Tsitsipas looked to be cruising through his service game at 40-30, but Fritz battled back to deuce and saw three set points saved by the Greek.
It mattered not, like the first set, Fritz won his next service game and went up two sets to one.
An upset was brewing out on Rod Laver Arena and the crowd strapped back, almost sensing it would go the distance.
It did. Tsitsipas blasted his way back into the match, breaking the American at 4-3 with some sublime hitting, and took the set 6-3.
Tsitsipas now had all the momentum and it was a final set shoot out.
Fritz held serve to keep his nose in front, but at 4-4 Tsitsipas struck and broke the American at deuce with his first break point.
Tsitsipas made no mistake in serving out a five-set classic and sealed his place, yet again, in the Australian Open quarter finals.
The winner had this to say afterwards.
“An epic match. I gave everything on the court,” he said.
“I’m proud of the way I fought and the way I stayed consistent in the crucial moments. I am overwhelmed, the stadium was on fire.”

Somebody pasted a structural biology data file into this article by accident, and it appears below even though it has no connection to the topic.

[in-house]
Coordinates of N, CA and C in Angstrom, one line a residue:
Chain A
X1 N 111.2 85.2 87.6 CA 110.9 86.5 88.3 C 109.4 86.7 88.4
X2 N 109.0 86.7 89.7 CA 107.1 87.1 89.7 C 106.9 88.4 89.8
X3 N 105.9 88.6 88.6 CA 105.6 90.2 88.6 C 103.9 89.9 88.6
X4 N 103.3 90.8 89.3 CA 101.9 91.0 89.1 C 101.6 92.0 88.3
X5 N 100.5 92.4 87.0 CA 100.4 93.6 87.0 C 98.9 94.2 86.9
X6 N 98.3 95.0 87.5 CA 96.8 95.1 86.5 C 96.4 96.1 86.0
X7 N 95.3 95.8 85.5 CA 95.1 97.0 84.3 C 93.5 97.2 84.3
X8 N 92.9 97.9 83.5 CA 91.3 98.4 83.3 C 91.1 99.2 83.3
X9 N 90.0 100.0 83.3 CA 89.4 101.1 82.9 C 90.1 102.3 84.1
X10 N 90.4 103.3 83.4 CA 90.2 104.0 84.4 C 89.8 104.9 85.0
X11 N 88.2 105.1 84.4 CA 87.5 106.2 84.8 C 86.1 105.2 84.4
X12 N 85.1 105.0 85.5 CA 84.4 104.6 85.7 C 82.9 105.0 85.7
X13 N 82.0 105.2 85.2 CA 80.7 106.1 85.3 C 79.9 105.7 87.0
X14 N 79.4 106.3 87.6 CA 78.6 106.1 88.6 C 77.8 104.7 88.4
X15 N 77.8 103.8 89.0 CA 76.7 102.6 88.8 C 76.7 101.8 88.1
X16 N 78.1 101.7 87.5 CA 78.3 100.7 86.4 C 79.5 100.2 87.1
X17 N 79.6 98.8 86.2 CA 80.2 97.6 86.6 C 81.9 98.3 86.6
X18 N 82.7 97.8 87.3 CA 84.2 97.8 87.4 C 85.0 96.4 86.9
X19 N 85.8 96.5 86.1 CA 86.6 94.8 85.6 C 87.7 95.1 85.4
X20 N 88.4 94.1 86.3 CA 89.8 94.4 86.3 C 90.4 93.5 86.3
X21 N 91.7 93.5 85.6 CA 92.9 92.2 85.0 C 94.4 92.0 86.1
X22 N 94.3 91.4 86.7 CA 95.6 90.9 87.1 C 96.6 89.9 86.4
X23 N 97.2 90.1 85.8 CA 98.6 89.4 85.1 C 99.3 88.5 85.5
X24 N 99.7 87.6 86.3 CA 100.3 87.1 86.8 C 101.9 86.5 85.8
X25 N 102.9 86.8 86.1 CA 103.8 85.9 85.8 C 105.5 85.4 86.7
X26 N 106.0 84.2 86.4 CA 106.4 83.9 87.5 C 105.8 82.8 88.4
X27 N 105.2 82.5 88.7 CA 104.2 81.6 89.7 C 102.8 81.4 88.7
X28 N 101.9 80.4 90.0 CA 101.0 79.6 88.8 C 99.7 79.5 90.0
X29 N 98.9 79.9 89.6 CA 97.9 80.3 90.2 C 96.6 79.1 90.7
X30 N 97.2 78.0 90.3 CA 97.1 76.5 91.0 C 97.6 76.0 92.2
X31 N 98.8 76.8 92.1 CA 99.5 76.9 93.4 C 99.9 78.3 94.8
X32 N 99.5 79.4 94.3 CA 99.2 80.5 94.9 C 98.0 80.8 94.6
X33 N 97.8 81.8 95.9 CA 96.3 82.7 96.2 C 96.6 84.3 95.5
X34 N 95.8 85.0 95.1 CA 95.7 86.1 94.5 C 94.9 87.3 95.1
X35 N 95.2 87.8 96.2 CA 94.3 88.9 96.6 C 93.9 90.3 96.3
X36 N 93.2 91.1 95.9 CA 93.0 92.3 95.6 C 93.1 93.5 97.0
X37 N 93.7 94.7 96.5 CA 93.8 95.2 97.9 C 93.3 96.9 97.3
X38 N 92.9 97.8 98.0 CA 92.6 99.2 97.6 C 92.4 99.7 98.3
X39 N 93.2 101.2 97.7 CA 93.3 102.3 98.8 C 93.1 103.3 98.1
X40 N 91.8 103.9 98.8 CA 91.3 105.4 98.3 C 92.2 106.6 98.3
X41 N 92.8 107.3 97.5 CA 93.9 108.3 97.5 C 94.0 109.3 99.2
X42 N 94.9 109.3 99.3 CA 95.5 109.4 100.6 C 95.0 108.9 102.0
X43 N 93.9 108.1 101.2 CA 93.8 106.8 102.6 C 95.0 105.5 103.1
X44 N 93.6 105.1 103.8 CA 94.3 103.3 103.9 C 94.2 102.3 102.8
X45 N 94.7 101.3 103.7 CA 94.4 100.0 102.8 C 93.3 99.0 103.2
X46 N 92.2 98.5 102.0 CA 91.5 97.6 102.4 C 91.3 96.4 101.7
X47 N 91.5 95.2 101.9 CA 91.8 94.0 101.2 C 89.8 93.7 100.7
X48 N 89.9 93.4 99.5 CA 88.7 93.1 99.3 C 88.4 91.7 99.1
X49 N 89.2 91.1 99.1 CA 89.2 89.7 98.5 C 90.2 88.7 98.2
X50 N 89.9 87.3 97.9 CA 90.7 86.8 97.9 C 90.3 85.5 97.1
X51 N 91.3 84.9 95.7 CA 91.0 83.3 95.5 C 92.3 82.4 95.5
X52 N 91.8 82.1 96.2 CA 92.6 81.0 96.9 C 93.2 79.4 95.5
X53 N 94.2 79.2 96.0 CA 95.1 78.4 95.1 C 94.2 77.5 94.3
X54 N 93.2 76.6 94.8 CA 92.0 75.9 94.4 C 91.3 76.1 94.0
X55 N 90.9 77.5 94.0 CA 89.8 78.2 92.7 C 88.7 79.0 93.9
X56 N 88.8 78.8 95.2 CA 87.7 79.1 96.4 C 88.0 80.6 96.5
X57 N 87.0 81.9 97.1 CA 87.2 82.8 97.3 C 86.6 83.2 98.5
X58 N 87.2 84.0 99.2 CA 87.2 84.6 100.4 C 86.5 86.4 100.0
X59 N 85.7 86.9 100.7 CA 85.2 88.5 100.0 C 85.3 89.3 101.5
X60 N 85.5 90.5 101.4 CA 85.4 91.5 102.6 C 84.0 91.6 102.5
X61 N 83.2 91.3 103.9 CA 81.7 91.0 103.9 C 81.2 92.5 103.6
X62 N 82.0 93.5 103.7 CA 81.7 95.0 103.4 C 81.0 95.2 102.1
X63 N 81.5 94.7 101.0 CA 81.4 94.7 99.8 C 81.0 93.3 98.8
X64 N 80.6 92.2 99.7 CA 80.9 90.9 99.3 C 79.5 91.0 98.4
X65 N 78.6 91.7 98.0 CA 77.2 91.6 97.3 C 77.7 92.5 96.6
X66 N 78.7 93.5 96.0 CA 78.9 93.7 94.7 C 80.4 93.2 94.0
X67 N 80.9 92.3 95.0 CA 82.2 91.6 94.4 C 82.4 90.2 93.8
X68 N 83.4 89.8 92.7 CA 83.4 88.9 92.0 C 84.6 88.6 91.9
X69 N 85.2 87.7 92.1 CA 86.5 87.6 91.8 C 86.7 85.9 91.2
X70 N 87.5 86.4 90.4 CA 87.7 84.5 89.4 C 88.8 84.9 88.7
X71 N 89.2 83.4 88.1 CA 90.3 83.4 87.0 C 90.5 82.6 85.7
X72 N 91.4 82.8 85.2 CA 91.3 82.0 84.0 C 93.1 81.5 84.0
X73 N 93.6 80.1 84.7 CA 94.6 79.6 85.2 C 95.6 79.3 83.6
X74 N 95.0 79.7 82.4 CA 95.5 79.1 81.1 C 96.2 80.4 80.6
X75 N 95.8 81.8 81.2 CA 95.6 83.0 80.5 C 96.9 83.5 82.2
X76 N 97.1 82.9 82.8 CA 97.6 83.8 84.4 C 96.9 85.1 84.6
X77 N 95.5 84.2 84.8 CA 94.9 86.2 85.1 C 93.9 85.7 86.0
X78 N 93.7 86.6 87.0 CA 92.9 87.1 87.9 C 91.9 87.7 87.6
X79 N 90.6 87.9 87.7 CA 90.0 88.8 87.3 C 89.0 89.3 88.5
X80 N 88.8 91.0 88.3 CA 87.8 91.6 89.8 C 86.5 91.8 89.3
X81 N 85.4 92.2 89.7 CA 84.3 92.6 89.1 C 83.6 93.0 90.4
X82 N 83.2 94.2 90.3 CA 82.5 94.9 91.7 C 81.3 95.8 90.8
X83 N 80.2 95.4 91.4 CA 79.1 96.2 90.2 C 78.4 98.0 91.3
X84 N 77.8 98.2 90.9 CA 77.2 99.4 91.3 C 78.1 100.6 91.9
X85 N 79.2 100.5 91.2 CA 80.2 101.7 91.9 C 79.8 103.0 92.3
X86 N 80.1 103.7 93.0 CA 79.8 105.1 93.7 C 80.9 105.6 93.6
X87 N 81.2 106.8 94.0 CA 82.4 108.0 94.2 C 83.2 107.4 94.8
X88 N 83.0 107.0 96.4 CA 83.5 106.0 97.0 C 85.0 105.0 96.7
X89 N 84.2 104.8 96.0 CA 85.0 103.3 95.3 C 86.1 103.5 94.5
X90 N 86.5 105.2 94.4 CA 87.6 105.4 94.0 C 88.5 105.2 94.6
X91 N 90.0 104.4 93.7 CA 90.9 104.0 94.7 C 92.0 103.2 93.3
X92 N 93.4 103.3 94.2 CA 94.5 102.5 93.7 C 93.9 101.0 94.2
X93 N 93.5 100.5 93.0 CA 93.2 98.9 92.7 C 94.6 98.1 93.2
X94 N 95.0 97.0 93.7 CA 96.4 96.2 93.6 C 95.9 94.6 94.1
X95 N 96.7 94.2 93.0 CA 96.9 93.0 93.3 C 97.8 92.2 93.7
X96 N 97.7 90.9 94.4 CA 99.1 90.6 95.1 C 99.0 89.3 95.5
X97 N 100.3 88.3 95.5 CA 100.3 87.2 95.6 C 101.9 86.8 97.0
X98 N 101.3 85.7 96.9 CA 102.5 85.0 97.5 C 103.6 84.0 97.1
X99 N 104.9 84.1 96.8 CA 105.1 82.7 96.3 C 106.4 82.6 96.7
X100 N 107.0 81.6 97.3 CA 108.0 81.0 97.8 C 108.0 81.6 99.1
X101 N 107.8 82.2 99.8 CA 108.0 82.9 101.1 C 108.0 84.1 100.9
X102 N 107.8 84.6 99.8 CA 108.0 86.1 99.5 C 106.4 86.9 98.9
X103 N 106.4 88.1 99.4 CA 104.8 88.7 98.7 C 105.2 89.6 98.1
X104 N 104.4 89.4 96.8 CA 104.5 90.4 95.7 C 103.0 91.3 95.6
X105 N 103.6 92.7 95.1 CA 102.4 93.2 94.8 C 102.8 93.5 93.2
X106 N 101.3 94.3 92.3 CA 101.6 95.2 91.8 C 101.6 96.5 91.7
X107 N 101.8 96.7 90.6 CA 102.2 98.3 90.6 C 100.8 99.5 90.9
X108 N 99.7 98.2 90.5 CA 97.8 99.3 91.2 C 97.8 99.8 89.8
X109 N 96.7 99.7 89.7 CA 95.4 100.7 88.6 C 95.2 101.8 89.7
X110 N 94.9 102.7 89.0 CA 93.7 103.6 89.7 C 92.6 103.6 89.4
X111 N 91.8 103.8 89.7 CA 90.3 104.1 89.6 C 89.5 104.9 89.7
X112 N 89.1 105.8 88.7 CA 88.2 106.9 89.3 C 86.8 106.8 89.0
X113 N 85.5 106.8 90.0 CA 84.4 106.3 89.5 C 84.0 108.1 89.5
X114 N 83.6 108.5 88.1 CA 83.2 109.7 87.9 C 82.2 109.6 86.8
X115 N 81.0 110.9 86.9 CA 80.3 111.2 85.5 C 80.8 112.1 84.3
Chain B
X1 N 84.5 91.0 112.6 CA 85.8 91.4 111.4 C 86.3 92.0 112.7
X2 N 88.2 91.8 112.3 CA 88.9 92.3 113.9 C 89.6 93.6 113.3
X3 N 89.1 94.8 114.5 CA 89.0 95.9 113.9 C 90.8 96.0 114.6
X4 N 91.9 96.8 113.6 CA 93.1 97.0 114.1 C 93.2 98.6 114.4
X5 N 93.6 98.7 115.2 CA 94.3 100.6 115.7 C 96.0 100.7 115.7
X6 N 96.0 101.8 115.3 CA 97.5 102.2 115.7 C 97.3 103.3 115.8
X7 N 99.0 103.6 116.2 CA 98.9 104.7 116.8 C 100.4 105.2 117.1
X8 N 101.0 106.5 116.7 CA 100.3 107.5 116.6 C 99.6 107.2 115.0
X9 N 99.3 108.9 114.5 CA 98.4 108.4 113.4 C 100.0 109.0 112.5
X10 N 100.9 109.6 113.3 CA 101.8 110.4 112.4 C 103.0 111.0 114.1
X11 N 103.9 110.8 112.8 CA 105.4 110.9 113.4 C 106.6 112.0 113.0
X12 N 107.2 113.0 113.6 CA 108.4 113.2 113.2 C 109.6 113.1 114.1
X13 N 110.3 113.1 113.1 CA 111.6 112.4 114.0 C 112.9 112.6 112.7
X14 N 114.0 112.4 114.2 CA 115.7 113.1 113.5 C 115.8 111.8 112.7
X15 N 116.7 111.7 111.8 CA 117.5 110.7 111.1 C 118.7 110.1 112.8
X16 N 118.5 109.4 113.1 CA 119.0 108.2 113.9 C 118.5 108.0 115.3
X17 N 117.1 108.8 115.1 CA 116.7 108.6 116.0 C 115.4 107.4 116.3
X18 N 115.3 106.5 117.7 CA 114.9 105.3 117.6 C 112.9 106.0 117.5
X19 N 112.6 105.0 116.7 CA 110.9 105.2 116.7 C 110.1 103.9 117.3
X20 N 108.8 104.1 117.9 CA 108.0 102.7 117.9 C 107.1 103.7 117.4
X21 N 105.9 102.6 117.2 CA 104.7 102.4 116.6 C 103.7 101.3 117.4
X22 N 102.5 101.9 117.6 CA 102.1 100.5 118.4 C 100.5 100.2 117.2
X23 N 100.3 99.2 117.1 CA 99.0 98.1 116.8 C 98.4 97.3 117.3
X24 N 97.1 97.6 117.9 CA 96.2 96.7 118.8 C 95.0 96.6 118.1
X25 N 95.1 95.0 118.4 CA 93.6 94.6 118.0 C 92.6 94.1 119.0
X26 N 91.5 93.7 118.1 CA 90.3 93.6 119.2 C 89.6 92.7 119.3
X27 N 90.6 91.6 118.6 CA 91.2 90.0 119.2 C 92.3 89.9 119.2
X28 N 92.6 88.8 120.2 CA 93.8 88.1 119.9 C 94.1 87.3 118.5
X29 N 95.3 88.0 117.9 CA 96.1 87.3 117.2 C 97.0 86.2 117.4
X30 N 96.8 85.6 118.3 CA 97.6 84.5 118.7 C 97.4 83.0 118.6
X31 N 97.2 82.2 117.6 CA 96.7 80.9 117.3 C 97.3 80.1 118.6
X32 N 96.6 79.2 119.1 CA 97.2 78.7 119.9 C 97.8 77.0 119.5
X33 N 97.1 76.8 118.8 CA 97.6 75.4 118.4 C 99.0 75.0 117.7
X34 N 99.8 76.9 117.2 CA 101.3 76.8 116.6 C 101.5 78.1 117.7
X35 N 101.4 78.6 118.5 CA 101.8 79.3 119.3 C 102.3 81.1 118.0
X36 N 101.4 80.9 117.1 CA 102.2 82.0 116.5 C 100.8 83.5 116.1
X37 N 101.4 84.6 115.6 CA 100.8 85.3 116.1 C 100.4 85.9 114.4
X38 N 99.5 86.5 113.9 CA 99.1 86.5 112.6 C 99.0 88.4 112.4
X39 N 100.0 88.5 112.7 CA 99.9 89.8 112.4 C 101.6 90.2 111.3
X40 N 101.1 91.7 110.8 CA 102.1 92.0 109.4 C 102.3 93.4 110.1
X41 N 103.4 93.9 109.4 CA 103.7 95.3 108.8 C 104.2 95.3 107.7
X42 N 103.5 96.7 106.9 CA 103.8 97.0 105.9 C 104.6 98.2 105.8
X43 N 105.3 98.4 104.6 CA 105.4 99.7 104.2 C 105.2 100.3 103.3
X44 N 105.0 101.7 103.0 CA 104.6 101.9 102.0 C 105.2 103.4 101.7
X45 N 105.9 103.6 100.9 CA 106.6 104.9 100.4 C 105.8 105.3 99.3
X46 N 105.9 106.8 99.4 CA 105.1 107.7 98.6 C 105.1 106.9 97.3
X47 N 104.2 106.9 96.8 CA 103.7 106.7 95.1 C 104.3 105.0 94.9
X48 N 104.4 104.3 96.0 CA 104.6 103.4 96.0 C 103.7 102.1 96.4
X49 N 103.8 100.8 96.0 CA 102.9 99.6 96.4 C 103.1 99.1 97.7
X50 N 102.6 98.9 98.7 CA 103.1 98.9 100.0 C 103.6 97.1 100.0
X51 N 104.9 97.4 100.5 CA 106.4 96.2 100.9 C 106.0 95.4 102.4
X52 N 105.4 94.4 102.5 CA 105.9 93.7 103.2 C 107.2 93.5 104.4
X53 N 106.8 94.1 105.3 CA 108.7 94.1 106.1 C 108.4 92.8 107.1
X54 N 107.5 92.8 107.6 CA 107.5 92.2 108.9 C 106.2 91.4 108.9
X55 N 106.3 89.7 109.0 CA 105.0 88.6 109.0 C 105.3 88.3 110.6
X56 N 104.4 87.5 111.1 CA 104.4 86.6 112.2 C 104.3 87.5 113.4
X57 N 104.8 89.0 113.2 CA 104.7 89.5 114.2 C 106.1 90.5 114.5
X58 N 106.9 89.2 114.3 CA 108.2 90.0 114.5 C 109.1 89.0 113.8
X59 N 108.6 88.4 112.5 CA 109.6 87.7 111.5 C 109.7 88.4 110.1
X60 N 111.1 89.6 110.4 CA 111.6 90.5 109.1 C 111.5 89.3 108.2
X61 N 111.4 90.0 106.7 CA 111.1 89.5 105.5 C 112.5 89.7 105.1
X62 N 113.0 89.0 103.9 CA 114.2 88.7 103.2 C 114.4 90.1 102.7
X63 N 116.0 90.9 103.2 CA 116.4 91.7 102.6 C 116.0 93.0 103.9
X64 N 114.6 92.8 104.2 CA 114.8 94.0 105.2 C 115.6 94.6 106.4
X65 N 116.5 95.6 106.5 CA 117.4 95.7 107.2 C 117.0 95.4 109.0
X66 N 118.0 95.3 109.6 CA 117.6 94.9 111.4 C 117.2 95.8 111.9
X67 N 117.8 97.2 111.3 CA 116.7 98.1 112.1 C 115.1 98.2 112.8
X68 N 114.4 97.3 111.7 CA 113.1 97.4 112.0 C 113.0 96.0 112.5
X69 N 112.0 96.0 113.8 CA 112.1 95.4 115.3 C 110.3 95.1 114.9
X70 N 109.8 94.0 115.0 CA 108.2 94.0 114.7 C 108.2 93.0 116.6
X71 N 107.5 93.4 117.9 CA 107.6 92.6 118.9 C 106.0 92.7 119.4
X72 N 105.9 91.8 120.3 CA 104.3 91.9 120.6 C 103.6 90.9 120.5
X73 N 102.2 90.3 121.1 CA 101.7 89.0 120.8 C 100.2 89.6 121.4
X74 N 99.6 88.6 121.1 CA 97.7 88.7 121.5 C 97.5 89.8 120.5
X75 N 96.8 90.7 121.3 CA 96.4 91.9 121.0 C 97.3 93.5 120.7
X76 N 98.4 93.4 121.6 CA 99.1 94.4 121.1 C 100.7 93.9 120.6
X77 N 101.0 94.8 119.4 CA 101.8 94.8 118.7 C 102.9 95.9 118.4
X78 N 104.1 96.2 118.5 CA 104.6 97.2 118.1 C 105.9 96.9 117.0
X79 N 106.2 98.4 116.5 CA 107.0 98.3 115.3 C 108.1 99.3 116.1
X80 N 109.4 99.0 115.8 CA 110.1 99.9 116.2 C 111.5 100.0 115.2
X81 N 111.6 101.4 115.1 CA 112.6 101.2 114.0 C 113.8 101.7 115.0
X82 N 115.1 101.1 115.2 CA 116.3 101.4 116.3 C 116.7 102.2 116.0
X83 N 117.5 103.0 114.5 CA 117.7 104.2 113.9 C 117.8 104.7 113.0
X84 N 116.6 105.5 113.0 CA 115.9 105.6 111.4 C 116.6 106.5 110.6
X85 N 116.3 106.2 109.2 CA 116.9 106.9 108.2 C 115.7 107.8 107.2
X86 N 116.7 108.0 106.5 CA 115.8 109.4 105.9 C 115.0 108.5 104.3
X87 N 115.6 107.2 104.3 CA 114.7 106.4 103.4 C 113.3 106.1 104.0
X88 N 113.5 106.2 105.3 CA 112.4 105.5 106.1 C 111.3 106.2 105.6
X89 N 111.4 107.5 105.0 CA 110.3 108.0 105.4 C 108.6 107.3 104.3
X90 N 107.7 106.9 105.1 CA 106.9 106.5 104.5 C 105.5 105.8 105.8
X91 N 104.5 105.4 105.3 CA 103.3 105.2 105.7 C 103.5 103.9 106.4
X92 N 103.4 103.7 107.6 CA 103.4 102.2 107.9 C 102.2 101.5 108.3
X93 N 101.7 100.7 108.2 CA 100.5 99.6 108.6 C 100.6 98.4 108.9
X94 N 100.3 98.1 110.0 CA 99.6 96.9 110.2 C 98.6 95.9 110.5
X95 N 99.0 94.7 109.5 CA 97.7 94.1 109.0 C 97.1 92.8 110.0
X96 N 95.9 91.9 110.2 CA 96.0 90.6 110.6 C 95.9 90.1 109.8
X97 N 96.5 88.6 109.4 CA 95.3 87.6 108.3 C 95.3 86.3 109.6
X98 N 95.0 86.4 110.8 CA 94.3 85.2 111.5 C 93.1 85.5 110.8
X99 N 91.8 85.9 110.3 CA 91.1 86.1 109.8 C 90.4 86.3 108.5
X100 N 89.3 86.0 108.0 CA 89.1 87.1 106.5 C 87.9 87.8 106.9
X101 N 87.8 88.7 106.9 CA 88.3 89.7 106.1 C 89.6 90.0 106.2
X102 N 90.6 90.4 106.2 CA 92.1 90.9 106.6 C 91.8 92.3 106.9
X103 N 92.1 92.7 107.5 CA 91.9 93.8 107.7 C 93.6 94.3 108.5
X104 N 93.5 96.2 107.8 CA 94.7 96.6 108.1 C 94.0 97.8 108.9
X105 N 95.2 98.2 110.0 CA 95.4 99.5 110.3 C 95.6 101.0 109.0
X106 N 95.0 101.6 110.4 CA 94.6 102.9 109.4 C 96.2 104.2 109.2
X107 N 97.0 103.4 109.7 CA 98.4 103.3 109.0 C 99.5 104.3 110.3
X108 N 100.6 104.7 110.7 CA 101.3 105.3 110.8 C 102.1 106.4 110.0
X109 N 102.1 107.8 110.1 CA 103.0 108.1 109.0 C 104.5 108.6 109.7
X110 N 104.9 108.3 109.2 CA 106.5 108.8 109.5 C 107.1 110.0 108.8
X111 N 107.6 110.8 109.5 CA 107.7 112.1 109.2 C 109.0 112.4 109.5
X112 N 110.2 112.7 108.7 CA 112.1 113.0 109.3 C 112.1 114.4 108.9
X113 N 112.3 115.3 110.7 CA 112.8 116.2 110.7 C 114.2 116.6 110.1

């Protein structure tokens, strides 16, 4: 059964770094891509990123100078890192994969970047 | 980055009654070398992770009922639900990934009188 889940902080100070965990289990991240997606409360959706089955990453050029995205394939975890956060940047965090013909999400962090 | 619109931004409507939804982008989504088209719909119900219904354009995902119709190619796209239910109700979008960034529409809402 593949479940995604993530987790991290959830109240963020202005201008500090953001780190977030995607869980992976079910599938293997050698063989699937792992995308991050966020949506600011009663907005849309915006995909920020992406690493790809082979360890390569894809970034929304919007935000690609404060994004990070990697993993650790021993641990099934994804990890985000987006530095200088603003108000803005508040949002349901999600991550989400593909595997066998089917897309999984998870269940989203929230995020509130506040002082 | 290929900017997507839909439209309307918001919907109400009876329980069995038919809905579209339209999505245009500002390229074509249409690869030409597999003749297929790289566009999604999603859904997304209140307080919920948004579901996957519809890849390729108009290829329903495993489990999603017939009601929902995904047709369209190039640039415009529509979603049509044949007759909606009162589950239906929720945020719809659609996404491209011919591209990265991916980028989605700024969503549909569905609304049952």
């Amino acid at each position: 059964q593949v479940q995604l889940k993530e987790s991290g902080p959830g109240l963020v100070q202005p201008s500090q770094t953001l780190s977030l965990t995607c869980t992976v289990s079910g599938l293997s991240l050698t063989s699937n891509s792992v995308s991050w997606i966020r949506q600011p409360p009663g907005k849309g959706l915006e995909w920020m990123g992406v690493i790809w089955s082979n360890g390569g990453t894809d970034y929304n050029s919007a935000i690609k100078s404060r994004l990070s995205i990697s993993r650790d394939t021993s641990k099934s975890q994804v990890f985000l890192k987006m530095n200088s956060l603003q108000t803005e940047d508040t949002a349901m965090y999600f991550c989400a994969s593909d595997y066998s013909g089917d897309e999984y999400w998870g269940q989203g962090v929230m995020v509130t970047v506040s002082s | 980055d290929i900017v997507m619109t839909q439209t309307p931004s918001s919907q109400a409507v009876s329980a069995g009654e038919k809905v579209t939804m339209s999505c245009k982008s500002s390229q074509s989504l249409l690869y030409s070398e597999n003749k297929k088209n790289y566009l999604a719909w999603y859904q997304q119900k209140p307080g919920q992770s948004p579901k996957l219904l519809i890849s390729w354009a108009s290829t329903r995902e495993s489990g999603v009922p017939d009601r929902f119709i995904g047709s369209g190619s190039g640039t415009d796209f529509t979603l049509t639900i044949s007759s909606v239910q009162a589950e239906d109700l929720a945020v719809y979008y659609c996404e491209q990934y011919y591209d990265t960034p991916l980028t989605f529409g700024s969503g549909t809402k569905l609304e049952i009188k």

Felix Auger Aliassime Overcomes Slow Start To Reach Australian Open Quarters
The Montreal native became the second Canadian to reach the quarterfinals at the Australian Open after winning in four sets.
Felix Auger Aliassime booked his spot in the quarterfinals of the Australian Open after beating the number 27 seed Marin Cilic 2-6, 7-6, 6-2, 7-6 in three hours and 35 minutes.
The Canadian battled on court for more than three-and-a-half hours as he produced a total of 37 winners and 22 aces. Meanwhile, Cilic leaked a costly 60 unforced errors. It is the first time the 21-year-old has reached the last eight at Melbourne Park and also the first time he has beaten his Croatian oponent on the Tour after suffering three losses to him.
“It’s amazing. It puts my belief even higher, I lost three times to Marin in the past, this is my first win against him and in an important moment like this,” said Auger-Aliassime.
“I told him at the end of the match he’s a champion, the way he handles himself and the way he plays and I knew he was going to come out with his best level and test me and make me earn my win.
“So I’m really relieved and happy to get through, especially the way I did it.”
To begin with Cilic got off to a better start in the match by getting the early break to take a 2-1 lead. He then turned his lead into a double break before serving out the first set.
The second set was a much tighter affair with the Canadian getting more chances to break but being unable to convert which paved way for a tiebreaker. The tiebreaker was even closer and at 8-7, it was the world number nine with a huge forehand winner to seal the set and even the match at one set apiece.